A former Google executive, who asked not to be identified because he was not permitted to talk about the deal, said the prospect of losing Apple’s traffic was “terrifying” to the company.
The Justice Department, which is asking for a court injunction preventing Google from entering into deals like the one it made with Apple, argues that the arrangement has unfairly helped make Google, which handles 92 percent of the world’s internet searches, the center of consumers’ online lives.
Online businesses like Yelp and Expedia, as well as companies ranging from noodle shops to news organizations, often complain that Google’s search domination enables it to charge advertising fees when people simply look up their names, as well as to steer consumers toward its own products, like Google Maps. Microsoft, which had its own antitrust battle two decades ago, has told British regulators that if it were the default option on iPhones and iPads, it would make more advertising money for every search on its rival search engine, Bing.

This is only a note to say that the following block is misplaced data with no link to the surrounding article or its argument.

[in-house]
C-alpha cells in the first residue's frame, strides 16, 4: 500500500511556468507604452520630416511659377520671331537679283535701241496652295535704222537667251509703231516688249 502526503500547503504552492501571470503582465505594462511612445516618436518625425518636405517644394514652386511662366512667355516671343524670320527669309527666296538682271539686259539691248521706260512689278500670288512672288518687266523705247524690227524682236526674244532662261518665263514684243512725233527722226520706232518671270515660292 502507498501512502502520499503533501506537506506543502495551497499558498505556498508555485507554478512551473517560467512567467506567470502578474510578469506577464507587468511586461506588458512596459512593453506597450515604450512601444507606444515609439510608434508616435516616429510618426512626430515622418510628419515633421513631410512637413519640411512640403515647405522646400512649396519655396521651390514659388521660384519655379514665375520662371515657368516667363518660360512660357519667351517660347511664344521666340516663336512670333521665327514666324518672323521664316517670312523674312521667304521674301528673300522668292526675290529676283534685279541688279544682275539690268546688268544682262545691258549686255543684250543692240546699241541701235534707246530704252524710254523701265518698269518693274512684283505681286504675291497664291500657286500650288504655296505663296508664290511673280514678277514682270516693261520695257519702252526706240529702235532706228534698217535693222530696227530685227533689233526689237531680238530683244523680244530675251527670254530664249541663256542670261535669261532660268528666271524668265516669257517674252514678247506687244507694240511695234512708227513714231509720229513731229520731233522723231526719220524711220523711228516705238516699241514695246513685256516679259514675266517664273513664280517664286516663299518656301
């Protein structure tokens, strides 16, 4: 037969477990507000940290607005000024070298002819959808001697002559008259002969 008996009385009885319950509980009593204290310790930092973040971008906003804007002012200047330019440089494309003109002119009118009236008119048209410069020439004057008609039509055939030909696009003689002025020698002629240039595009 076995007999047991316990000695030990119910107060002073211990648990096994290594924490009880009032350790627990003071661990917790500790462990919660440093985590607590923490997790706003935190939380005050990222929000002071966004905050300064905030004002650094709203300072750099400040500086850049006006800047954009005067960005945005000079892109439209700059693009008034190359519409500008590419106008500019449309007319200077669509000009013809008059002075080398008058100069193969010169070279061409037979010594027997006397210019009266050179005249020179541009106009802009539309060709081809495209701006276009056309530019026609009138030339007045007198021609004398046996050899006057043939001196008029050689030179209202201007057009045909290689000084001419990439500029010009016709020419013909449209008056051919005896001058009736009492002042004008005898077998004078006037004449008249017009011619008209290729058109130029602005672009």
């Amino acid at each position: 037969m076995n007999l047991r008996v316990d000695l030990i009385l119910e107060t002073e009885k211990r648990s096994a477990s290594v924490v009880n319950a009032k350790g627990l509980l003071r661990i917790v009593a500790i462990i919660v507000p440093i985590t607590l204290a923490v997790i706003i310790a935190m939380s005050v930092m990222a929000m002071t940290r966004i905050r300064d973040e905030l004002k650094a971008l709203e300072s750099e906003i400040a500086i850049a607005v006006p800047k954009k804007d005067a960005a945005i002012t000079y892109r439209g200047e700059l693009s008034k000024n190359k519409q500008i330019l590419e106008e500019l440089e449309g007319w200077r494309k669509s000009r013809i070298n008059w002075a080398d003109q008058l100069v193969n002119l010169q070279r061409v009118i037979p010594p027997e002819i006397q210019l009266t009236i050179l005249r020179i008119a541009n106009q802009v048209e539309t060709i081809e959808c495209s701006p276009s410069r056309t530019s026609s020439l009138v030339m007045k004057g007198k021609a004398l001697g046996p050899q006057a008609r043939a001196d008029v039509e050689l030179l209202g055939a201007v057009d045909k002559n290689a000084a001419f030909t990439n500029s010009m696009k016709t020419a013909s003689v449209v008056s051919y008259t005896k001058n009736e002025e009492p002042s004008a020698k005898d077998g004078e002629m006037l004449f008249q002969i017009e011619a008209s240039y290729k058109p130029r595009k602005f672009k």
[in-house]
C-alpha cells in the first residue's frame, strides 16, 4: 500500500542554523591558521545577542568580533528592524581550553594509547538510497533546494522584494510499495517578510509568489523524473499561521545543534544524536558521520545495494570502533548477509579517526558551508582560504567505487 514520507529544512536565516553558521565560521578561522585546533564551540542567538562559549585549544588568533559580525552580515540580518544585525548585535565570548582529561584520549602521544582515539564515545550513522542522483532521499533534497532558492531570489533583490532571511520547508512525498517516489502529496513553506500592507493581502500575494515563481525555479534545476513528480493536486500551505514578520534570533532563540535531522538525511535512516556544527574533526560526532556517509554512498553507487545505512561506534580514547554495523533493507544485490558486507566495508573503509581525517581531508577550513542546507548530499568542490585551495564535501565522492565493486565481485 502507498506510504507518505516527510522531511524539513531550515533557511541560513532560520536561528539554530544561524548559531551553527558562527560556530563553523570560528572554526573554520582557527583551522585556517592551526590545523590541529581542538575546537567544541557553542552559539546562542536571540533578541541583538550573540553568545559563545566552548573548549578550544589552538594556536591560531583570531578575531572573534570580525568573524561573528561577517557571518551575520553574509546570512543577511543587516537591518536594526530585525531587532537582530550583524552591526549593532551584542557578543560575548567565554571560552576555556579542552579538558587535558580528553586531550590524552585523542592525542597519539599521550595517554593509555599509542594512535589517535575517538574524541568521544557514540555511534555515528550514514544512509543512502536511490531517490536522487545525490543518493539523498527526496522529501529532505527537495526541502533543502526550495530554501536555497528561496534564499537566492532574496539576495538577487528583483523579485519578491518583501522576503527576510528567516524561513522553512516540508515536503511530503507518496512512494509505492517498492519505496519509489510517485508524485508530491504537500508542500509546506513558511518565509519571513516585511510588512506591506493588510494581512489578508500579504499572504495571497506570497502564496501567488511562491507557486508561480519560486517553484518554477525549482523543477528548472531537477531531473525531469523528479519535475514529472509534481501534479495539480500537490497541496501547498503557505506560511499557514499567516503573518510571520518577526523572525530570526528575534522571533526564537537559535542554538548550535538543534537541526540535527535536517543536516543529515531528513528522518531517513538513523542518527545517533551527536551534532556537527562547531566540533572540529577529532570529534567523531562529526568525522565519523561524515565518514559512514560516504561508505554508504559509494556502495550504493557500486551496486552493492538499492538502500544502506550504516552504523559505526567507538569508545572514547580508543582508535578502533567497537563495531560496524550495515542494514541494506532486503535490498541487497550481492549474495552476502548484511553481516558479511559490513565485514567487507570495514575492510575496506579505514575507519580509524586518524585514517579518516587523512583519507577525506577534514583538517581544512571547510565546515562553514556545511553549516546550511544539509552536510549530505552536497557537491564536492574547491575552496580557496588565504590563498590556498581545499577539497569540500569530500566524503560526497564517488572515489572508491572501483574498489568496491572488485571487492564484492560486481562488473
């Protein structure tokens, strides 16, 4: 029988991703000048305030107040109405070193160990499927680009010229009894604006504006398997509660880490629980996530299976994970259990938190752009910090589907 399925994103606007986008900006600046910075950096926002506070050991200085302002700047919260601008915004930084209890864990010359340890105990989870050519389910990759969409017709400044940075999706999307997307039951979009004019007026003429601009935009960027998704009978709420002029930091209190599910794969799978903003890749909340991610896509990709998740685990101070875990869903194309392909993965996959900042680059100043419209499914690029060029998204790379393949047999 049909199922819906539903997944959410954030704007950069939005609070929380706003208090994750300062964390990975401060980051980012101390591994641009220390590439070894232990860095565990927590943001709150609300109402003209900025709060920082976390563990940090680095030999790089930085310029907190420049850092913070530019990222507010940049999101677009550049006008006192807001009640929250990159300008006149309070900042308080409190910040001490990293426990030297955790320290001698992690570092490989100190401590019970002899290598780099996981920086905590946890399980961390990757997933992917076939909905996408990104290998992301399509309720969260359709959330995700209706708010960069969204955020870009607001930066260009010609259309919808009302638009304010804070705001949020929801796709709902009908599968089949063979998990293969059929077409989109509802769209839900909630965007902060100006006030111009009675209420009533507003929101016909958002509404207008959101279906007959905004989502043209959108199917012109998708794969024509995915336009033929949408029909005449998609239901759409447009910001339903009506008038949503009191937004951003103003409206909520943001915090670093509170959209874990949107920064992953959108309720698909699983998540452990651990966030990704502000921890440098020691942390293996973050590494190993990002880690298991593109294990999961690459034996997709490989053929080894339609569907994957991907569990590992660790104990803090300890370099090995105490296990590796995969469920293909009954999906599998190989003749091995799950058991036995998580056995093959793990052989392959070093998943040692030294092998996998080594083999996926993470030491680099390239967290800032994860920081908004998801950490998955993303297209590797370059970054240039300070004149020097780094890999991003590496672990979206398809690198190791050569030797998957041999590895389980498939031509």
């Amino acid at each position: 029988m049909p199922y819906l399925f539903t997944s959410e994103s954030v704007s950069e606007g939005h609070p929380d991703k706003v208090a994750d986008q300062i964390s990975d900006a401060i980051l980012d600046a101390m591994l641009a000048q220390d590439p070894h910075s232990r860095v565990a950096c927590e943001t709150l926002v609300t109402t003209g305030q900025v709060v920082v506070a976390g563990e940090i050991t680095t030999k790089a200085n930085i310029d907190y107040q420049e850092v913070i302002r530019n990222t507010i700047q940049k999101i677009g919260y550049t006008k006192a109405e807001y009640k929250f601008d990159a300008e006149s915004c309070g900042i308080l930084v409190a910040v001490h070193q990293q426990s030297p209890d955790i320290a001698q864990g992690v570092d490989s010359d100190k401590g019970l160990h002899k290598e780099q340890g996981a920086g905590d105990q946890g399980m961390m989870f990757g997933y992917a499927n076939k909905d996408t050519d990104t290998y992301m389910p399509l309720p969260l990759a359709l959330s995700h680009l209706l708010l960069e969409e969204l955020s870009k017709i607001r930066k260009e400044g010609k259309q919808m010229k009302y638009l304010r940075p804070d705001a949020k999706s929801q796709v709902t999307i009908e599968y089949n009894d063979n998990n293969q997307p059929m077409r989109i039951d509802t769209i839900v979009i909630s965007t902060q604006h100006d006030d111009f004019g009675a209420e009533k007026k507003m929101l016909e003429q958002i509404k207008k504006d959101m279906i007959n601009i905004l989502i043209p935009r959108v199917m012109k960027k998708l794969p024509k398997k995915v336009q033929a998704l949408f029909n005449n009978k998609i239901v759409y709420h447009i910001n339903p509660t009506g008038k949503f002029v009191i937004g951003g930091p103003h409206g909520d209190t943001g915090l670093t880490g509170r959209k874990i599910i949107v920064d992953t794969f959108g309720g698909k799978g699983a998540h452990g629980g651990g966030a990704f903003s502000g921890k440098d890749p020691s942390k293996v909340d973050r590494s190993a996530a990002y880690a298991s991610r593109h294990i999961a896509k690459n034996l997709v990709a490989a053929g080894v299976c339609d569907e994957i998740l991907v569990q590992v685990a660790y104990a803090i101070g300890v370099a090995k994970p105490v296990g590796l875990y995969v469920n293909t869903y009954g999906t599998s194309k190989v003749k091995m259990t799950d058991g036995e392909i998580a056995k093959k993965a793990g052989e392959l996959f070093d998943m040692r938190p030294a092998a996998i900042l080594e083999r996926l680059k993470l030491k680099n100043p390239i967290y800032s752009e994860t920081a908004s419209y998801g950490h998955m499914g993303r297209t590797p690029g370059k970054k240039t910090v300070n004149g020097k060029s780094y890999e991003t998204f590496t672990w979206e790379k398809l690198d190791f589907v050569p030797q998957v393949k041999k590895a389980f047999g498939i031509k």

What’s more, competitors like DuckDuckGo, a small search engine that sells itself as a privacy-focused alternative to Google, could never match Google’s tab with Apple.
Apple now receives an estimated $8 billion to $12 billion in annual payments — up from $1 billion a year in 2014 — in exchange for building Google’s search engine into its products. It is probably the single biggest payment that Google makes to anyone and accounts for 14 to 21 percent of Apple’s annual profits. That’s not money Apple would be eager to walk away from.
In fact, Mr. Cook and Mr. Pichai met again in 2018 to discuss how they could increase revenue from search. After the meeting, a senior Apple employee wrote to a Google counterpart that “our vision is that we work as if we are one company,” according to the Justice Department’s complaint.
A forced breakup could mean the loss of easy money to Apple. But it would be a more significant threat to Google, which would have no obvious way to replace the lost traffic. It could also push Apple to acquire or build its own search engine. Within Google, people believe that Apple is one of the few companies in the world that could offer a formidable alternative, according to one former executive. Google has also worried that without the agreement, Apple could make it more difficult for iPhone users to get to the Google search engine.